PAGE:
London on fire: police shooting ignites riot (PHOTOS)

Two days of angry clashes in north London have seen dozens of police officers injured and over a hundred arrests. It began as a peaceful protest demanding justice over the death of a 29-year-old man who was shot by police.

Mark Duggan, a father-of-four, died last Thursday. A vigil had gathered in Tottenham to commemorate him on Saturday evening.

However the march, which was initially peaceful, turned violent. Demonstrators began attacking police and setting fire to cars and buildings. Several shops were looted by the youths, some of whom were reportedly as young as seven years old.

A double decker bus burns as riot police try to contain a large group of people on a main road in Tottenham, north London on August 6, 2011  (AFP Photo / Leon Neal)
A double decker bus burns as riot police try to contain a large group of people on a main road in Tottenham, north London on August 6, 2011 (AFP Photo / Leon Neal)

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The Saturday riot, which involved between 200 and 300 people, spilled out into other London areas on Sunday night. Police prevented unrest in the city centre, but some suburban areas, where immigrant communities live, saw more acts of vandalism and looting.


A shop burns as riot police try to contain a large group of people on a main road in Tottenham, north London on August 6 2011 (AFP Photo / Leon Neal)
A shop burns as riot police try to contain a large group of people on a main road in Tottenham, north London on August 6 2011 (AFP Photo / Leon Neal)

­The gangs mostly targeted shops containing goods they could easily carry away, so computer and electronics stores suffered most. Some of the looters used cars to make off with their booty.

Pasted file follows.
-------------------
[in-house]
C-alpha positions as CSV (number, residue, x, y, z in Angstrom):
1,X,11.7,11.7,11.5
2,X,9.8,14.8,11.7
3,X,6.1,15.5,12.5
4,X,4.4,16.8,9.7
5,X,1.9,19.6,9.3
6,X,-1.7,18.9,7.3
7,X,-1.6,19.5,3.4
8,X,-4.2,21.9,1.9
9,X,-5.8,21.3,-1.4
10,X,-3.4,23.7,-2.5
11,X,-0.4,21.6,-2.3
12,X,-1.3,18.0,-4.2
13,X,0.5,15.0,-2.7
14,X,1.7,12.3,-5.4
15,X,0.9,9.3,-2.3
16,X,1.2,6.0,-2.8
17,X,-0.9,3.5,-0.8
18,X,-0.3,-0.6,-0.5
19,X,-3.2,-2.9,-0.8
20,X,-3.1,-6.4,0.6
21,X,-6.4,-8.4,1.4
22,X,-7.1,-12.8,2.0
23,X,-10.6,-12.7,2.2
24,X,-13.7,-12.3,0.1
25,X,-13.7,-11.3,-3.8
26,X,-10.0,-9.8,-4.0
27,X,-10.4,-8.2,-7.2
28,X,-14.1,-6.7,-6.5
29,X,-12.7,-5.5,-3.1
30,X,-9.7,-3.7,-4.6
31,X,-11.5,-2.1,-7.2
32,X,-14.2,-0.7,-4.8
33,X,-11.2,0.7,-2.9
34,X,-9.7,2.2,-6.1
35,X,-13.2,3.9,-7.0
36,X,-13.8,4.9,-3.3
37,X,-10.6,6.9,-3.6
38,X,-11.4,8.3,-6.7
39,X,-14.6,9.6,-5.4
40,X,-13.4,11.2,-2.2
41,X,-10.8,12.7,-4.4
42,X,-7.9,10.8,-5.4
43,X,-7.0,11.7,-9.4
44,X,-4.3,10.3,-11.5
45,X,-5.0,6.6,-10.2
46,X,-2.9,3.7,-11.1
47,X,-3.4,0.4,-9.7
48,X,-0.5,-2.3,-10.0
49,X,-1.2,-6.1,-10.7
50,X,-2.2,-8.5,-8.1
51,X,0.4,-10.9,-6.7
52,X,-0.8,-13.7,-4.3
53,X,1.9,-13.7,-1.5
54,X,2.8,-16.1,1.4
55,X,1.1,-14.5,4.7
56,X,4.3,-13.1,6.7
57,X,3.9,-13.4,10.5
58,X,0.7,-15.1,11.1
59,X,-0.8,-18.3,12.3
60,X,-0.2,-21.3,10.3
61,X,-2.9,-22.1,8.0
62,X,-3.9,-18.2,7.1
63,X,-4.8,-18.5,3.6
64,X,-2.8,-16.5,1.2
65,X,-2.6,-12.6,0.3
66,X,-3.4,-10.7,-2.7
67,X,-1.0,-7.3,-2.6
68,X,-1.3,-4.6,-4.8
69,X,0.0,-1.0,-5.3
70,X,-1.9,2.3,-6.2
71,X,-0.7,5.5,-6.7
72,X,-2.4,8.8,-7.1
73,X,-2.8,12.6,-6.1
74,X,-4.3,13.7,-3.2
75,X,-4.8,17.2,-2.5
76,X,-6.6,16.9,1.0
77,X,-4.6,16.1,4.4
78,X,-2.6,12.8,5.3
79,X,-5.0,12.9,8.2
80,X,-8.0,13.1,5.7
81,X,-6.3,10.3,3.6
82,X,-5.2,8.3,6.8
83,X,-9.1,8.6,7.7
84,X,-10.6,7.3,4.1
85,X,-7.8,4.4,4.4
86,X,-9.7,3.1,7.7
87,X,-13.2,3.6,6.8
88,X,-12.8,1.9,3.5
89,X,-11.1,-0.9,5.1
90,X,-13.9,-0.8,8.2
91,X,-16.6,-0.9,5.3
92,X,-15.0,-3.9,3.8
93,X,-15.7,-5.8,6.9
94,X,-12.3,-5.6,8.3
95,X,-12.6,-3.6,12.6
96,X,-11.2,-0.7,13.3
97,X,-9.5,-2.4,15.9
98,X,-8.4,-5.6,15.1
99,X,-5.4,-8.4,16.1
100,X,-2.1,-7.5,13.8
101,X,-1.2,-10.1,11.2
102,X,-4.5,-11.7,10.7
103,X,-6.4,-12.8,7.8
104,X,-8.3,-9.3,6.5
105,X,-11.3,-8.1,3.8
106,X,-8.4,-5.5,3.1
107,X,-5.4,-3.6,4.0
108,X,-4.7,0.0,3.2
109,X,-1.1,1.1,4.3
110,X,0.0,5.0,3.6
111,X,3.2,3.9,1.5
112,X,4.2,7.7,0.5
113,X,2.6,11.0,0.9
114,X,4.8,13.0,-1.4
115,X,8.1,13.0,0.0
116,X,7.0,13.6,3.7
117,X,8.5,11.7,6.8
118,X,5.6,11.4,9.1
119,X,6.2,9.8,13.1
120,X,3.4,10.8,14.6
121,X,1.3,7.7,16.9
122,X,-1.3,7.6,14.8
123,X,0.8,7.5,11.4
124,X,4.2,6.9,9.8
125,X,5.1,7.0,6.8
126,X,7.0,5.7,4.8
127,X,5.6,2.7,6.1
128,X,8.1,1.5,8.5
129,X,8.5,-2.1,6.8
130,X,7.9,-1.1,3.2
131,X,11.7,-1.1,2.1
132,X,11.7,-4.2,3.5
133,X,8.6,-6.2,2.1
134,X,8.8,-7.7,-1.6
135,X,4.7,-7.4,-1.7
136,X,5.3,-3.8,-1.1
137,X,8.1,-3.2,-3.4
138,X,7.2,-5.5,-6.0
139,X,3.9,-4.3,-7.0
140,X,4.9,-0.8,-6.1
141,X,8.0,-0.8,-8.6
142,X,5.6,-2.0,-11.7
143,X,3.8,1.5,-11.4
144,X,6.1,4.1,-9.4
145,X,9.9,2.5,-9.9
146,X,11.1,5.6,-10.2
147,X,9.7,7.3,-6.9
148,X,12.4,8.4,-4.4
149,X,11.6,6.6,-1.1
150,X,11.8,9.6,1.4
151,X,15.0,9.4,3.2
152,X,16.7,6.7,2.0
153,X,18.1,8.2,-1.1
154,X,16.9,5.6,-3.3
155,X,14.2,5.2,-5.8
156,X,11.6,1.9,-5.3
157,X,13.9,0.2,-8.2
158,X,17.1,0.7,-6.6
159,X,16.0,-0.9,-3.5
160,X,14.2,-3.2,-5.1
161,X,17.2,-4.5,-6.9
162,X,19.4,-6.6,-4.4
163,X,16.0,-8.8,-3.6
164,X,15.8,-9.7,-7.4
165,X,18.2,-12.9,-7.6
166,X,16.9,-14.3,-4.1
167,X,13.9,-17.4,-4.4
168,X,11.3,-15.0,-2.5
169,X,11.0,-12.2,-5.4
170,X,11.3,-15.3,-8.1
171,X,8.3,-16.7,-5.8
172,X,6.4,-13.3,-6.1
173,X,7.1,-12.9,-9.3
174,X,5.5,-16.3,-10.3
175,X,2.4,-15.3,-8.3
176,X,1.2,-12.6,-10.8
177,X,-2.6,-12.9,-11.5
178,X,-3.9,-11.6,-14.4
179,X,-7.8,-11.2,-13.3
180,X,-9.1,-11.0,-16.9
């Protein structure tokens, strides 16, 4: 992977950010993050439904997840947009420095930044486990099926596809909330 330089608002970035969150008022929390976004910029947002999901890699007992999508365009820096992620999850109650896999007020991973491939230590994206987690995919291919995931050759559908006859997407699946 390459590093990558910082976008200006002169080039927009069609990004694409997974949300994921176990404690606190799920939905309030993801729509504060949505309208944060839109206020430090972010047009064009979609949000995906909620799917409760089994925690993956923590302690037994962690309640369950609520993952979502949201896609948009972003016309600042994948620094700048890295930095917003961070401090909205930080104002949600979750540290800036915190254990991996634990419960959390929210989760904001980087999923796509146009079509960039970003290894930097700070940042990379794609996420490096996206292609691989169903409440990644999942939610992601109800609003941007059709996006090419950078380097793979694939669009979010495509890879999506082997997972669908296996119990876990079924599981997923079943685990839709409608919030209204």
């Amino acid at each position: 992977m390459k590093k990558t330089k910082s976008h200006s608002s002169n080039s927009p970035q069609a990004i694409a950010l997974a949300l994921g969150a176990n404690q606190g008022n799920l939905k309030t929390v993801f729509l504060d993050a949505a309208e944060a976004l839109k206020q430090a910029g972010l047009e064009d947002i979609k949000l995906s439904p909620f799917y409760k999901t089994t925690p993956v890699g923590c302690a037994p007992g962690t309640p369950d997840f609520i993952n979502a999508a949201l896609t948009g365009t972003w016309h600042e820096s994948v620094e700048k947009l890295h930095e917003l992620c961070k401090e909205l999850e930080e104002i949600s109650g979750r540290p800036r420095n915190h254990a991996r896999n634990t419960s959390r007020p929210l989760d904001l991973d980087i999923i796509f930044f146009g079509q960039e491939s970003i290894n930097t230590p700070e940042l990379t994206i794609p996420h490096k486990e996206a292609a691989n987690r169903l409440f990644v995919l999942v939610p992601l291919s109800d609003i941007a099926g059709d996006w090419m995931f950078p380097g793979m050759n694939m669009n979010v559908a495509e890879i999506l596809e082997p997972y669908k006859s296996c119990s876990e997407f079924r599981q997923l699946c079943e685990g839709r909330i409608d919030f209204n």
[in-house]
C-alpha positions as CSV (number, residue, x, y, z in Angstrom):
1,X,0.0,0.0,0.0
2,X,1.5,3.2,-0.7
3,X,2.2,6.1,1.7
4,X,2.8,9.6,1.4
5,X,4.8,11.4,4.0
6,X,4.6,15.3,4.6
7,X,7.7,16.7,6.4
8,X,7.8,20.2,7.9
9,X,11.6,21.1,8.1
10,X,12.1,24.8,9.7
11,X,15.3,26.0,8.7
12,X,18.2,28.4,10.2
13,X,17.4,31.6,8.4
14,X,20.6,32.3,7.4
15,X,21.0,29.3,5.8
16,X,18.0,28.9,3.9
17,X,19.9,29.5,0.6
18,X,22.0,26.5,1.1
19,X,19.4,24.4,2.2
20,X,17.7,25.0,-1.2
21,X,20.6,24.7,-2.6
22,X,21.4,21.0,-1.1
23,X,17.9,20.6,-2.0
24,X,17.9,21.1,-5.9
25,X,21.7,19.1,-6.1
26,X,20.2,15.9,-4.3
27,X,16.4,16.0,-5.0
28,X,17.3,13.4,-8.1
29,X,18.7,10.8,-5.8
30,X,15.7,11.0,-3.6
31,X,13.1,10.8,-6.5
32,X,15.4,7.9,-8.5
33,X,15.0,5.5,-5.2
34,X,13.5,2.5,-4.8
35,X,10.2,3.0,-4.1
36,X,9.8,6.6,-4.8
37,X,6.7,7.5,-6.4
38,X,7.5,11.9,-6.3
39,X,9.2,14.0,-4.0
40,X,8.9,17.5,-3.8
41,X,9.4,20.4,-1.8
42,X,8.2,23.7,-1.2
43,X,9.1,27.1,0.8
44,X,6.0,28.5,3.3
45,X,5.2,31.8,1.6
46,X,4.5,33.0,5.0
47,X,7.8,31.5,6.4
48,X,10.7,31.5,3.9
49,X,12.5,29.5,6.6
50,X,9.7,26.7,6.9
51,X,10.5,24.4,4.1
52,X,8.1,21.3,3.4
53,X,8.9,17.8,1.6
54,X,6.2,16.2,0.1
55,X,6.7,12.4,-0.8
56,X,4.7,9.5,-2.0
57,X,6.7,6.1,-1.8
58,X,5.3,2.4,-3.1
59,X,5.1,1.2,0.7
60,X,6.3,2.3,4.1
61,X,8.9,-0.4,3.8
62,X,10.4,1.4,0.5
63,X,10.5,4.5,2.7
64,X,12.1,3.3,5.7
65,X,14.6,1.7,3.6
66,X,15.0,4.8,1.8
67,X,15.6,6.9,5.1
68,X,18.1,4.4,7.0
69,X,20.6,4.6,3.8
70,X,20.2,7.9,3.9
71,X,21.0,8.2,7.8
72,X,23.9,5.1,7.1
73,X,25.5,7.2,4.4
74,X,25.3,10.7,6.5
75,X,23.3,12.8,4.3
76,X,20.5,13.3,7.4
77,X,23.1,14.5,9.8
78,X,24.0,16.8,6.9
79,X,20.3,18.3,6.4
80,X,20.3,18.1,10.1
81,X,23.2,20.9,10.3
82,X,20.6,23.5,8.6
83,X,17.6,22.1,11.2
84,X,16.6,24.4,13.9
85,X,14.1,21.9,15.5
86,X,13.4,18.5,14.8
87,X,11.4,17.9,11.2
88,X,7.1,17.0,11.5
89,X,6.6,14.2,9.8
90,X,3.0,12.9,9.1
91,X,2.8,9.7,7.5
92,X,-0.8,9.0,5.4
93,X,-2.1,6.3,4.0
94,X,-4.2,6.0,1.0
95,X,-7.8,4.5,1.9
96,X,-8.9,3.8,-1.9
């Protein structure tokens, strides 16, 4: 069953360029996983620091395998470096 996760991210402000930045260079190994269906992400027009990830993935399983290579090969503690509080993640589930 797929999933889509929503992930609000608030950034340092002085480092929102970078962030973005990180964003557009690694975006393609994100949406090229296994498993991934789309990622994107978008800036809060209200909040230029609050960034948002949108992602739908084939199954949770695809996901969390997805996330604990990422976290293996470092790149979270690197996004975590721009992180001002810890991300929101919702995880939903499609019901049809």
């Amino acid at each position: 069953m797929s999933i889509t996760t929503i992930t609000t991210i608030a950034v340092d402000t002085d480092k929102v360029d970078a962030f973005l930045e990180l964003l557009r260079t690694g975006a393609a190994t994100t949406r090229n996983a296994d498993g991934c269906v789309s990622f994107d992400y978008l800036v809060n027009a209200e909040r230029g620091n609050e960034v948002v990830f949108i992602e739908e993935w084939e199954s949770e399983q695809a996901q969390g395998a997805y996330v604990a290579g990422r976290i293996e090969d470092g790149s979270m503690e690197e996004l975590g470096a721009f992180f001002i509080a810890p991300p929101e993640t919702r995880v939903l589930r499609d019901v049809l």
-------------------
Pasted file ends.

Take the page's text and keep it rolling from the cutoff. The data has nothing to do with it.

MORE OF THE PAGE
Some of the rampaging youths used Twitter to co-ordinate their efforts and dodge the forces of the law. 

Firemen work at Tottenham High Road, north London on August 7, 2011, the day after riots (AFP Photo / Andrew Cowie)
Firemen work at Tottenham High Road, north London on August 7, 2011, the day after riots (AFP Photo / Andrew Cowie)

­Eventually, the mobs were dispersed by riot police. Some 100 protestors were arrested, while six police officers suffered injuries. On Saturday, 55 people were arrested and more than two dozen police officers hurt.

Entire neighborhoods of London have been declared crime scenes and cordoned off by the police. Scotland Yard says it is appalled by the intensity of violence its officers faced overnight and promised to hold the culprits accountable.

The Independent Police Complaints Commission (IPCC) investigation into the death of Mark Duggan, which triggered the violence in the first place, is under way.


A Burnt out police van is pictured on Tottenham High Road, north London on August 7, 2011, the day after riots (AFP Photo / Andrew Cowie)
A Burnt out police van is pictured on Tottenham High Road, north London on August 7, 2011, the day after riots (AFP Photo / Andrew Cowie)

­Police said they acted on a tip-off about a man illegally carrying a weapon. They maintained they wanted to search Duggan’s car on the Ferry Lane bridge, next to Tottenham Hale station, when he drew a gun and open fire, wounding one of the officers. Duggan, an alleged drug dealer, was fatally shot by return fire, police said.

Duggan family condemned the riots, saying the looters disgraced their deceased relative’s name by making his death a pretext for crime and violence.

The fact that violence in Tottenham sparked so easily and reached such a scale indicates the shortcomings in police relations with ethnic minorities in the city, as well as the government’s failure to integrate those communities into British society, RT’s correspondent Laura Emmett explains.